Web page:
Most workers think AI will affect their jobs: Get the latest from Data Lab.

Linking generative AI exposure to worker sentiment: It’s complicated

June 10, 2024

Share this

AI, a cooling labor market, and remote work

This week in the ADP Research Institute Data Lab, we showed that most workers think AI will impact their job, but disagree on how. They’re evenly split on whether it be a net positive or a net negative.

This story of AI and worker sentiment unspools against the backdrop of a cooling labor market and uncertainty about the future of remote work. Recent research1Eloundou, Tyna, Sam Manning, Pamela Mishkin, and Daniel Rock. (2023). GPTs are GPTs: An Early Look at the Labor Market Impact Potential of Large Language Models. Working paper accessed May 6, 2024, at 2303.10130 (arxiv.org). from OpenAI and the Wharton School of the University of Pennsylvania suggests that jobs with a heavy reliance on writing and computer programming skills — a sizable share of the knowledge labor market — have high exposure to the newest forms of generative AI.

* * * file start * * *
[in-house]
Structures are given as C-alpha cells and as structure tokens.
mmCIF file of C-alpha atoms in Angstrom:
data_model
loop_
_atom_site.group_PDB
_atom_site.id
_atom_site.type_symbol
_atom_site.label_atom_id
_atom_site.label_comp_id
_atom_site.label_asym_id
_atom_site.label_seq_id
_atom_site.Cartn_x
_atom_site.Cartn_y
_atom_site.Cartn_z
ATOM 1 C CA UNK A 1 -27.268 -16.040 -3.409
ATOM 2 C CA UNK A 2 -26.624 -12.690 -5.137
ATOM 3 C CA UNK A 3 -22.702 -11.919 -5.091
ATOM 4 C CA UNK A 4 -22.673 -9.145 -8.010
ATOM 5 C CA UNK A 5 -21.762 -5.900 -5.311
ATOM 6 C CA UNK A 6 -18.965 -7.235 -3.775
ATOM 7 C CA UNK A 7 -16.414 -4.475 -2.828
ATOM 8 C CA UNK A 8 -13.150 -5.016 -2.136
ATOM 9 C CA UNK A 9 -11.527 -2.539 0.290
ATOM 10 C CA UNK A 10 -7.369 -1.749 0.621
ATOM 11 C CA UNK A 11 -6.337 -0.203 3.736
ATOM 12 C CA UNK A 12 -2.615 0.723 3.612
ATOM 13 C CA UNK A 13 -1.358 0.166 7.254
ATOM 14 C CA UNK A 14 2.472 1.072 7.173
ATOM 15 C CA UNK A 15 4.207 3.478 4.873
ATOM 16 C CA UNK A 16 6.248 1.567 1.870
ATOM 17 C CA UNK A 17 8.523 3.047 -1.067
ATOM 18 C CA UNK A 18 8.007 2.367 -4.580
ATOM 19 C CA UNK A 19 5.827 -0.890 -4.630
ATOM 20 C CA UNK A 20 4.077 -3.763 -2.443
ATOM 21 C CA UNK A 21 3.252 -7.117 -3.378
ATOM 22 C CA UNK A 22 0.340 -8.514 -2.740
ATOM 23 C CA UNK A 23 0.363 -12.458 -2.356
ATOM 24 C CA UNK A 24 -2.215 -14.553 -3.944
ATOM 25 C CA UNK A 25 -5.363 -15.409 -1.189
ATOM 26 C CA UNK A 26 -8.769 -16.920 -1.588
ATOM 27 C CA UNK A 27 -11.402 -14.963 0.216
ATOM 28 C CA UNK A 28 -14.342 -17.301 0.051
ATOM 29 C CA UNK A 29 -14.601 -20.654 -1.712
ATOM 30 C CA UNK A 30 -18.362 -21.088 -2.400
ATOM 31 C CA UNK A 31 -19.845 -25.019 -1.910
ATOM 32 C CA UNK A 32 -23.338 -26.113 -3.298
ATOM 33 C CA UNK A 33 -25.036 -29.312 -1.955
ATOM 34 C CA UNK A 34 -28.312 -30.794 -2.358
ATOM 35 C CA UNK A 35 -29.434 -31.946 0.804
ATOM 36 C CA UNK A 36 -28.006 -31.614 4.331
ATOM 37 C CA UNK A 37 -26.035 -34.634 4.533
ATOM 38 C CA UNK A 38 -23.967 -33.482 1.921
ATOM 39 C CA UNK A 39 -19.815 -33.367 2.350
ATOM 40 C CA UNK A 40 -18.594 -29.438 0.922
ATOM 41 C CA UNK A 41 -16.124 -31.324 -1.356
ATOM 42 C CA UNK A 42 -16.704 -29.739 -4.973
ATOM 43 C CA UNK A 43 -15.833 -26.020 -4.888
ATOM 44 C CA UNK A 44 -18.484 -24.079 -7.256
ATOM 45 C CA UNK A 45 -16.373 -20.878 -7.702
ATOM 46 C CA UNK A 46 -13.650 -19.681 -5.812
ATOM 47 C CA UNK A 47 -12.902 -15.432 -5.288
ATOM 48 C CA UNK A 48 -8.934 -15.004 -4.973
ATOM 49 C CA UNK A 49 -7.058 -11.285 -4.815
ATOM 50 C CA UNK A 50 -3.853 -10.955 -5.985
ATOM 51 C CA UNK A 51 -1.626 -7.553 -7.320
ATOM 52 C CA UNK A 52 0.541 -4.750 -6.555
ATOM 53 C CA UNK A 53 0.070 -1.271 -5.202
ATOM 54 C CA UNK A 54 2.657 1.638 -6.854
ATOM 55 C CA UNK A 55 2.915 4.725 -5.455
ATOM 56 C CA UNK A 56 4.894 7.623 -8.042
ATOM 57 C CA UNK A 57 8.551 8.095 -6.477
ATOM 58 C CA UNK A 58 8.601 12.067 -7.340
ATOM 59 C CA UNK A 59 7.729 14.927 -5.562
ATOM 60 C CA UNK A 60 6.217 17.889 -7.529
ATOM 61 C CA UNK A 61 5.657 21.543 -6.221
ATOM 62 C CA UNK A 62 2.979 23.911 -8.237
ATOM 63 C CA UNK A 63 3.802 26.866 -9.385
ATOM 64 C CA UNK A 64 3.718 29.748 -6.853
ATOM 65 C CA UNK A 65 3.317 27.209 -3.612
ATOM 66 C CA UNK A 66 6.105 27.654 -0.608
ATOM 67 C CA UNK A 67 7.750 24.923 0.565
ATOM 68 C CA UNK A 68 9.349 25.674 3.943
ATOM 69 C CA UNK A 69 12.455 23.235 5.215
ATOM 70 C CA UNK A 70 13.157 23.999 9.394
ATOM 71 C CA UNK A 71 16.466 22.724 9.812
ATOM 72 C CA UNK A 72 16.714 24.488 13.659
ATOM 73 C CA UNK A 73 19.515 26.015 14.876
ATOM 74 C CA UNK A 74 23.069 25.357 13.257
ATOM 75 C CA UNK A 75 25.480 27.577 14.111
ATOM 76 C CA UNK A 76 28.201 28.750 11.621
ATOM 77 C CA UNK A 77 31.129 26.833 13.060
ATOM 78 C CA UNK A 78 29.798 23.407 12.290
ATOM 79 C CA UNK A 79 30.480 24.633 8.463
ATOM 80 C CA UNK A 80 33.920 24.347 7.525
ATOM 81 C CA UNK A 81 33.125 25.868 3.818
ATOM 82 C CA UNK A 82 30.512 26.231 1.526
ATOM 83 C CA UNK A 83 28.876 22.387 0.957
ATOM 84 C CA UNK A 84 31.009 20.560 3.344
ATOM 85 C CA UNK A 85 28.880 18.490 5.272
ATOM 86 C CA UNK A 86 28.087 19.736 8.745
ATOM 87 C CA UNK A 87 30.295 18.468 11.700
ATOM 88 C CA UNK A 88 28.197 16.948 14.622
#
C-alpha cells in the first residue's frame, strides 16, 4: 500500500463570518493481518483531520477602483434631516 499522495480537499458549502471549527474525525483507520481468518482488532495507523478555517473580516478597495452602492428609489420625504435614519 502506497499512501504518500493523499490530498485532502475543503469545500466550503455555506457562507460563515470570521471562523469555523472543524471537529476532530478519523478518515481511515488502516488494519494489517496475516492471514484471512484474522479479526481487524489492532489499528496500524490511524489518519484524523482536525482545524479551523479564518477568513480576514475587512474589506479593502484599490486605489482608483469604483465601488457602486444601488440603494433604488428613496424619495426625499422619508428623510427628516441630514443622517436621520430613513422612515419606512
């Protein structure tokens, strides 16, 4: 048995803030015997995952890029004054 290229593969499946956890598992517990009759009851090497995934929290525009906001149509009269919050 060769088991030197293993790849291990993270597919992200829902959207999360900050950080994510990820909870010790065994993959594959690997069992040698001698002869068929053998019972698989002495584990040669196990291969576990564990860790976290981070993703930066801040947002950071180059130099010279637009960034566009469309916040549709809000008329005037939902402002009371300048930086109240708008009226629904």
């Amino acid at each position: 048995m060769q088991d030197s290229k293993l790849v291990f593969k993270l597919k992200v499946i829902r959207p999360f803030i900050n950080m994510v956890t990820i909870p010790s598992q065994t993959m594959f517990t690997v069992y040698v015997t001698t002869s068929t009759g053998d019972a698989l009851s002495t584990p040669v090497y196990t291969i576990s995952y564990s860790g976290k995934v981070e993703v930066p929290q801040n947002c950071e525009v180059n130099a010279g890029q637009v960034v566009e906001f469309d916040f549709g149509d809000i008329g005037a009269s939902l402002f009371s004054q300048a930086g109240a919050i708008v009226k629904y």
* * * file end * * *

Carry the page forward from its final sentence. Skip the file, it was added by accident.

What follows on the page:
In this macroeconomic context, you’d expect remote workers—many of whom are knowledge workers who do a lot of writing or programming—to be more nervous about AI than on-site or hybrid workers, and our earlier post showed some evidence for this.

Data from our global survey of nearly 35,000 private-sector workers in 18 countries showed that, among workers who think AI will affect their jobs, 51 percent of those who work remotely think AI will replace some or most of their existing functions. A slightly smaller share of on-site workers (50 percent) thinks the same; among hybrid workers it’s 47 percent.

These slight differences in sentiment between remote, on-site, and hybrid workers provide weak evidence for the nervous remote worker hypothesis. But these comparisons fail to account for how AI sentiment by work location varies depending on a person’s occupation.

So how does AI sentiment vary by the type of work people do?

AI sentiment and industry exposure to generative AI